A small stone church completed in 1920 in a location somewhat difficult to find if you are not familiar with the city. It has a high beamed ceiling and beautifully carved appointments in the sanctuary. A small but well voiced pipe organ hangs on the rear wall, and the choir is seated on one side of the rear of the church by the organ console.
An inner city church, it serves its multicultural and academic neighborhood. The church bills itself as "an Anglo-Catholic parish in the Diocese of Alabama" and, accordingly, appears to attract congregants from all over the city who seek high church worship.
Birmingham was named after its counterpart in England and was until the 1960s one of the major industrial centers of the United States. It was often called the Pittsburgh of the South due to its iron and steel production. Today's Birmingham is still a manufacturing city but the economy has also diversified into banking, telecommunications and medical care, among other fields. The church abuts the University of Alabama's Birmingham urban campus and the neighborhood caters to the university and its people.
The Revd Roy Draydon Smith, interim rector, was the celebrant, assisted by the Revd James F. Tuohy, priest associate, and the Revd Deacon Gerri Ashton, who also preached. Jason C. Turner, organist and choirmaster, was in charge of the music.
What was the name of the service?Holy Eucharist
How full was the building?
About three-quarters full.
Did anyone welcome you personally?
Two gentlemen were at the door handing out service leaflets. They were quite welcoming. As people gathered, nods of recognition were abundant. During the peace, the gentlemen in the pew in front commented on my singing.
Was your pew comfortable?
The pews were moderately comfortable; they reminded me of box pews even though they faced forward and had no doors. The kneelers were of the hinged drop-down type, and although they were upholstered in leather, the padding was sparse.
How would you describe the pre-service atmosphere?
The nave was practically empty when I arrived, but as it filled, people visited and it was quite folksy. Most people arrived timely, greeted their friends, and retired to their traditional sitting spots.
What were the exact opening words of the service?
"Blessed be God: Father, Son and Holy Spirit."
What books did the congregation use during the service?
The Prayer Book 1979 and Hymnal 1982, as used in almost every Episcopal church in the United States.
What musical instruments were played?
An organ. It appeared to be a rather nice 10 to 12 rank pipe organ. A small piano was also wedged into the space but it was not used.
Did anything distract you?
The building was so attractive but it bothered me that deferred maintenance was apparent. The sanctuary light was not burning (how odd!), and one baby really wailed!
Was the worship stiff-upper-lip, happy clappy, or what?
True to its Anglo-Catholic billing, the service was up there in the clouds but didn't quite make it to the highest heaven. I was told that during penitential seasons and Eastertide they really soar beyond the heights, but this was ordinary time after all. There was no incense, nor was there any "purging with hyssop". People stood or knelt at all the right times as might be their personal preference.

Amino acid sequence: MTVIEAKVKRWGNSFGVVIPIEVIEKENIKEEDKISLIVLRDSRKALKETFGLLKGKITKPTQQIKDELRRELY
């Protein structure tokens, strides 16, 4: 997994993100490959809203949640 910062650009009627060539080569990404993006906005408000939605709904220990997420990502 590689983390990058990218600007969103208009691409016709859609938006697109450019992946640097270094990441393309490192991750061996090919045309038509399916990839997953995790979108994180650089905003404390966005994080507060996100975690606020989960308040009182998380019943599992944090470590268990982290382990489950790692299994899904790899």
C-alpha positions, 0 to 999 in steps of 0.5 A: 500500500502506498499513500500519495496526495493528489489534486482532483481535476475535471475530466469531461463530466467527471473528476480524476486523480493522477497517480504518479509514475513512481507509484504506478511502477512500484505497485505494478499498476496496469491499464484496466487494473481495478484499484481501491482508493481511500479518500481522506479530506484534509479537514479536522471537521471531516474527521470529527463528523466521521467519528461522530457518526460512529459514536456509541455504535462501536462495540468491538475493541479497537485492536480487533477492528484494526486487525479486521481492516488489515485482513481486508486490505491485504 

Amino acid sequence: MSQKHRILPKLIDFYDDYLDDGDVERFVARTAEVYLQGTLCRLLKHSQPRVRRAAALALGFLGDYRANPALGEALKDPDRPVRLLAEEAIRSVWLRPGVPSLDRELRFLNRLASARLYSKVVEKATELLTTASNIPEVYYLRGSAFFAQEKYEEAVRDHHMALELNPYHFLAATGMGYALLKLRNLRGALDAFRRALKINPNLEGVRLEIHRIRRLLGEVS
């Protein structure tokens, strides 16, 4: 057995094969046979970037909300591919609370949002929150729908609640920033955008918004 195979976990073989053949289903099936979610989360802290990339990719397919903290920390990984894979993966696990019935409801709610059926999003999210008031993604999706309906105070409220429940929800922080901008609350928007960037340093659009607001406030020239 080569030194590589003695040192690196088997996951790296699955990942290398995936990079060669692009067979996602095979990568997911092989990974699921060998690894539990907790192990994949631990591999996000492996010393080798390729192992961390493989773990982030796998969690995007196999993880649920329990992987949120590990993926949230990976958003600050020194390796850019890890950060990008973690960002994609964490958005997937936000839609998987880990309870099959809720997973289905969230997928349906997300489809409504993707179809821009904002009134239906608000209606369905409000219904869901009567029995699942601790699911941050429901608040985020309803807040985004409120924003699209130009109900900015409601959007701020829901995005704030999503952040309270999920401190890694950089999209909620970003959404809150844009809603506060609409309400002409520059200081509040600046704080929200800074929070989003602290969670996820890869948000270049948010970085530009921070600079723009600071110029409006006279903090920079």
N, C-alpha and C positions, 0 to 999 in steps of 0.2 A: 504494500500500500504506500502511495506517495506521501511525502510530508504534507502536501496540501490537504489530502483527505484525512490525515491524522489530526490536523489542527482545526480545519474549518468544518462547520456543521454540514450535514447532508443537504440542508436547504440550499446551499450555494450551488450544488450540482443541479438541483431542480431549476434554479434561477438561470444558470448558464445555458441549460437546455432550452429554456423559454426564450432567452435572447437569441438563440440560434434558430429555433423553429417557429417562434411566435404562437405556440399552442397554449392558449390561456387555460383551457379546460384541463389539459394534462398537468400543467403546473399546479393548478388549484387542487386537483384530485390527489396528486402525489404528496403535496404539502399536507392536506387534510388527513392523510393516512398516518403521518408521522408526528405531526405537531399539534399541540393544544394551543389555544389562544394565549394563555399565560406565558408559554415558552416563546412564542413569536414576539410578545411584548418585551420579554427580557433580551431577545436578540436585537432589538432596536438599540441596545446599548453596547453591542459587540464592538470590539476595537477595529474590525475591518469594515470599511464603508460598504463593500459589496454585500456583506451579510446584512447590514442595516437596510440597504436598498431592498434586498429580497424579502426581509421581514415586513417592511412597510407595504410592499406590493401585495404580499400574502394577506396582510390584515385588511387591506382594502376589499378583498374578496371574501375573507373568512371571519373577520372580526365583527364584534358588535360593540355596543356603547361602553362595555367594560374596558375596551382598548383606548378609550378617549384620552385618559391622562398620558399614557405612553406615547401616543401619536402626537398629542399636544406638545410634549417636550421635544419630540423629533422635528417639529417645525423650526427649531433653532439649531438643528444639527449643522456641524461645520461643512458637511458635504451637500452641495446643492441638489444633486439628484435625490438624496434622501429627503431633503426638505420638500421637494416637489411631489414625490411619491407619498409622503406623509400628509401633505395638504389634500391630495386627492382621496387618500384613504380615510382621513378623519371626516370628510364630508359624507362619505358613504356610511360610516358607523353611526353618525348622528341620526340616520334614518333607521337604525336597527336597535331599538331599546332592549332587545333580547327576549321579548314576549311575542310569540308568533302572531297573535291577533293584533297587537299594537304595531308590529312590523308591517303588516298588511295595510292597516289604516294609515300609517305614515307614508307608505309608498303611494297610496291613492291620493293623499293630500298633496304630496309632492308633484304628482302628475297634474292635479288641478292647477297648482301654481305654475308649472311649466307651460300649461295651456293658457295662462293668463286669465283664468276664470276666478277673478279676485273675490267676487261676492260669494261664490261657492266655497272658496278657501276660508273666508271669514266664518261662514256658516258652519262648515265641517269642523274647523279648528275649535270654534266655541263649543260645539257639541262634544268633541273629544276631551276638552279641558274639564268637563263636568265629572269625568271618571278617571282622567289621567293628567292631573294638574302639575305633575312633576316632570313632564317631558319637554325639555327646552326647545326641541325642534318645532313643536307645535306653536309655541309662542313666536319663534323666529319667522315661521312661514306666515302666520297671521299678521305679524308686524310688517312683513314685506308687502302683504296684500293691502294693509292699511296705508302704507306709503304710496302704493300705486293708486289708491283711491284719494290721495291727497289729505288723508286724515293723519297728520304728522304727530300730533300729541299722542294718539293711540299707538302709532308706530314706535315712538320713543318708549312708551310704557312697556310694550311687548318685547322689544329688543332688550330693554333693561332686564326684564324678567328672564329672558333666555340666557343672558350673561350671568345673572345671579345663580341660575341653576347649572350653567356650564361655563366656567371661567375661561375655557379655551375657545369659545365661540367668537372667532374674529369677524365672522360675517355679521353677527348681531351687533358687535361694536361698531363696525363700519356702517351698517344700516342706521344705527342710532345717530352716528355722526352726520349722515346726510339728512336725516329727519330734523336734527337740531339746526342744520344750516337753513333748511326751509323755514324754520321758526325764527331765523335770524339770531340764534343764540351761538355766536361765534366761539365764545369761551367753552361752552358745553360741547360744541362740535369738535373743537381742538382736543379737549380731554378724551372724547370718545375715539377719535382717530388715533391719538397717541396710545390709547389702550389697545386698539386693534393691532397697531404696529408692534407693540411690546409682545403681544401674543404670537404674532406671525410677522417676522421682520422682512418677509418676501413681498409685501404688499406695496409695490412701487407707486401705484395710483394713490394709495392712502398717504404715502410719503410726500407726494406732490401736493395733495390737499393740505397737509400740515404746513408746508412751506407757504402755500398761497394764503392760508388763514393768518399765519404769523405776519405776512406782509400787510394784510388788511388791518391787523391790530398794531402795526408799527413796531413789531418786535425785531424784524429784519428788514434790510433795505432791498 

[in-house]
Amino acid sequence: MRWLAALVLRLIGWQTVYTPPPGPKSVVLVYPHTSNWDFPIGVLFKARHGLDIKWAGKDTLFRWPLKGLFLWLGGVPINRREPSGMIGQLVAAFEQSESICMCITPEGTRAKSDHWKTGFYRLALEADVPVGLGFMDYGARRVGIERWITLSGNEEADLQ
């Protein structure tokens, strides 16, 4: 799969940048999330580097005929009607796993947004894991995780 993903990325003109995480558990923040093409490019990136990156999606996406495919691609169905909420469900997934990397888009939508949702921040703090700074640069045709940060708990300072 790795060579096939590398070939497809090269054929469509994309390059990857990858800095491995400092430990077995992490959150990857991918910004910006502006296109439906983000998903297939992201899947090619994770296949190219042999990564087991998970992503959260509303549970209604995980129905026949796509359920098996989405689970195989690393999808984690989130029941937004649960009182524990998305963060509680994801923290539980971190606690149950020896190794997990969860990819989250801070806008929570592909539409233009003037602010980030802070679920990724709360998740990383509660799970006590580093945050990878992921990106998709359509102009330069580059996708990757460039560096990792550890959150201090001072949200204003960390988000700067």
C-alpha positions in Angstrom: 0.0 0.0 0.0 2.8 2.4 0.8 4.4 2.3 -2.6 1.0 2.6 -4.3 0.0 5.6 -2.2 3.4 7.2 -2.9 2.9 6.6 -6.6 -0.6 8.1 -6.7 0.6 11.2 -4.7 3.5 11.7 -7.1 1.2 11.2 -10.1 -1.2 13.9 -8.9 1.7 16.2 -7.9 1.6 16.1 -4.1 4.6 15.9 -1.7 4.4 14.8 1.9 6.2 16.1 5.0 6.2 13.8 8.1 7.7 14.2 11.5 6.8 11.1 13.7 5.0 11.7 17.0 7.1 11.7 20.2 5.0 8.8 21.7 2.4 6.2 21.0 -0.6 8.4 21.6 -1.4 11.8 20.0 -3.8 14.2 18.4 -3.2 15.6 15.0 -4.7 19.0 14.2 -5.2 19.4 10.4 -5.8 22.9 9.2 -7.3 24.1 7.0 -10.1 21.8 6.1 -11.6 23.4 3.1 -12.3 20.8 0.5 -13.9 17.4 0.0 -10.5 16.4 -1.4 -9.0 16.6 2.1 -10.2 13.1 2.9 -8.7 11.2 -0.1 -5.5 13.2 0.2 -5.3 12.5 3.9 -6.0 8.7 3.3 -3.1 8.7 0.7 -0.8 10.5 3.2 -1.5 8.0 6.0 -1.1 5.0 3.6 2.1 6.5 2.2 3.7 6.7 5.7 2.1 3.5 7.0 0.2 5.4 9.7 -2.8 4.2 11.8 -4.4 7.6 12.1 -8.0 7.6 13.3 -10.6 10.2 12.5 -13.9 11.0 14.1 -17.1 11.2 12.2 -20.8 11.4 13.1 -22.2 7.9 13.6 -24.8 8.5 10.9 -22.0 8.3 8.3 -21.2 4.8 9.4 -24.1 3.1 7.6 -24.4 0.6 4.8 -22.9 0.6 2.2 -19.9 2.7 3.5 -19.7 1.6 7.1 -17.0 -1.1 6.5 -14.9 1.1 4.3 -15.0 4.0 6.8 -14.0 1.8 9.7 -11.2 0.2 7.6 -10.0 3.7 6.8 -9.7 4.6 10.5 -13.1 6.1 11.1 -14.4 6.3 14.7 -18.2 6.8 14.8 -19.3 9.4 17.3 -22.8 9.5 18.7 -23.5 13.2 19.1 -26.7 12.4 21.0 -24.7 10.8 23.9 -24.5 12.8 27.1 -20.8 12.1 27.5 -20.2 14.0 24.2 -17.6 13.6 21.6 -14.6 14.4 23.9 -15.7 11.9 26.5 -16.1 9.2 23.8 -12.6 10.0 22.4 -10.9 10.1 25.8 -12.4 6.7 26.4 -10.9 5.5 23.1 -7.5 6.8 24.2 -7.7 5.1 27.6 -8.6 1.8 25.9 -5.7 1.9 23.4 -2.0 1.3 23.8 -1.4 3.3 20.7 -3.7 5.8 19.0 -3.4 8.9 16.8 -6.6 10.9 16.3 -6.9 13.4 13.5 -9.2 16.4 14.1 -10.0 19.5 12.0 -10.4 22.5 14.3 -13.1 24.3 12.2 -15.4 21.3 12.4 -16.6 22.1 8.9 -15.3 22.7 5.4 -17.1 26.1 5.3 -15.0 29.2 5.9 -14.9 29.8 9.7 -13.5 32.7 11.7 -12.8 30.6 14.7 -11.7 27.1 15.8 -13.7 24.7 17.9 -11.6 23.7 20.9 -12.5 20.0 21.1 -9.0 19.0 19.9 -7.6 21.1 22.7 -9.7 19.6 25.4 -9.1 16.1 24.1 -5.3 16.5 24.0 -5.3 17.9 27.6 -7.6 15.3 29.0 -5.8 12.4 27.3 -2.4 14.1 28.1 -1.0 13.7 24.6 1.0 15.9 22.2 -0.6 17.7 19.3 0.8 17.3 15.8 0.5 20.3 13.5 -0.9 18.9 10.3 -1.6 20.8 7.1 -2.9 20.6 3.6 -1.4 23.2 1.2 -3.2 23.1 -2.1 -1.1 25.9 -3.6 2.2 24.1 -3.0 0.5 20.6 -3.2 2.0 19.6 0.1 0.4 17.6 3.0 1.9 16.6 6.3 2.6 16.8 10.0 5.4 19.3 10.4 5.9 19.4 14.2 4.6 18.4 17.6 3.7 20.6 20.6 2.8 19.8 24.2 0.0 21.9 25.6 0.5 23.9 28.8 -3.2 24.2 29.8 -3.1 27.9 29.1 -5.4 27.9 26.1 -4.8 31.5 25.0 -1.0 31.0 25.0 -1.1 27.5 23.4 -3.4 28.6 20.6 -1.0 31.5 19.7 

Exactly how long was the sermon?
On a scale of 1-10, how good was the preacher?
7 – The deacon, a delightful middle-aged lady, was pleasantly conversational in her delivery.
In a nutshell, what was the sermon about?
The sermon was based on the gospel reading of the day: Matthew 5:38-48 (turn the other cheek, love your neighbor, strive for perfection). The central thesis was justice and fairness. Although many influential figures in history such as Mahatma Gandhi and Martin Luther King Jr had their agendas, their fundamental thrust was justice. Justice differs from revenge (she mentioned a recent incident, the deliberate poisoning of the heritage oak trees on the campus of Auburn University by a rabid football fan).
Which part of the service was like being in heaven?
The service had the intimacy many small churches have. The choir, for its size of only eight, did amazingly well. The voices sounded trained, and perhaps even a bit professional. Their renditions were worshipful and respectably accomplished.
And which part was like being in... er... the other place?
The sound system from the pulpit was hideously over-loud and completely unnecessary due to the size of the space. It always amazes me when spaces that need no amplification wind up with the worst examples. (What did they do before Alabama Power Company?)
What happened when you hung around after the service looking lost?
I was invited to coffee hour.
How would you describe the after-service coffee?
This is Alabama: no sherry! However, the temperature and strength of the coffee made up for it! A rather interesting assortment of dipping veggies, apple pie, quiche tarts, potato chips and candy made up the fare.
How would you feel about making another visit (where 10 = ecstatic, 0 = terminal)?
8 – I would like to have more experience with this or any church before joining; however, this would be a candidate.
Did the service make you feel glad to be a Christian?
Yes. The service was beautifully observed and the celebrant well-experienced.
What one thing will you remember about all this in seven days' time ?
The unusual beauty and patina of the building itself.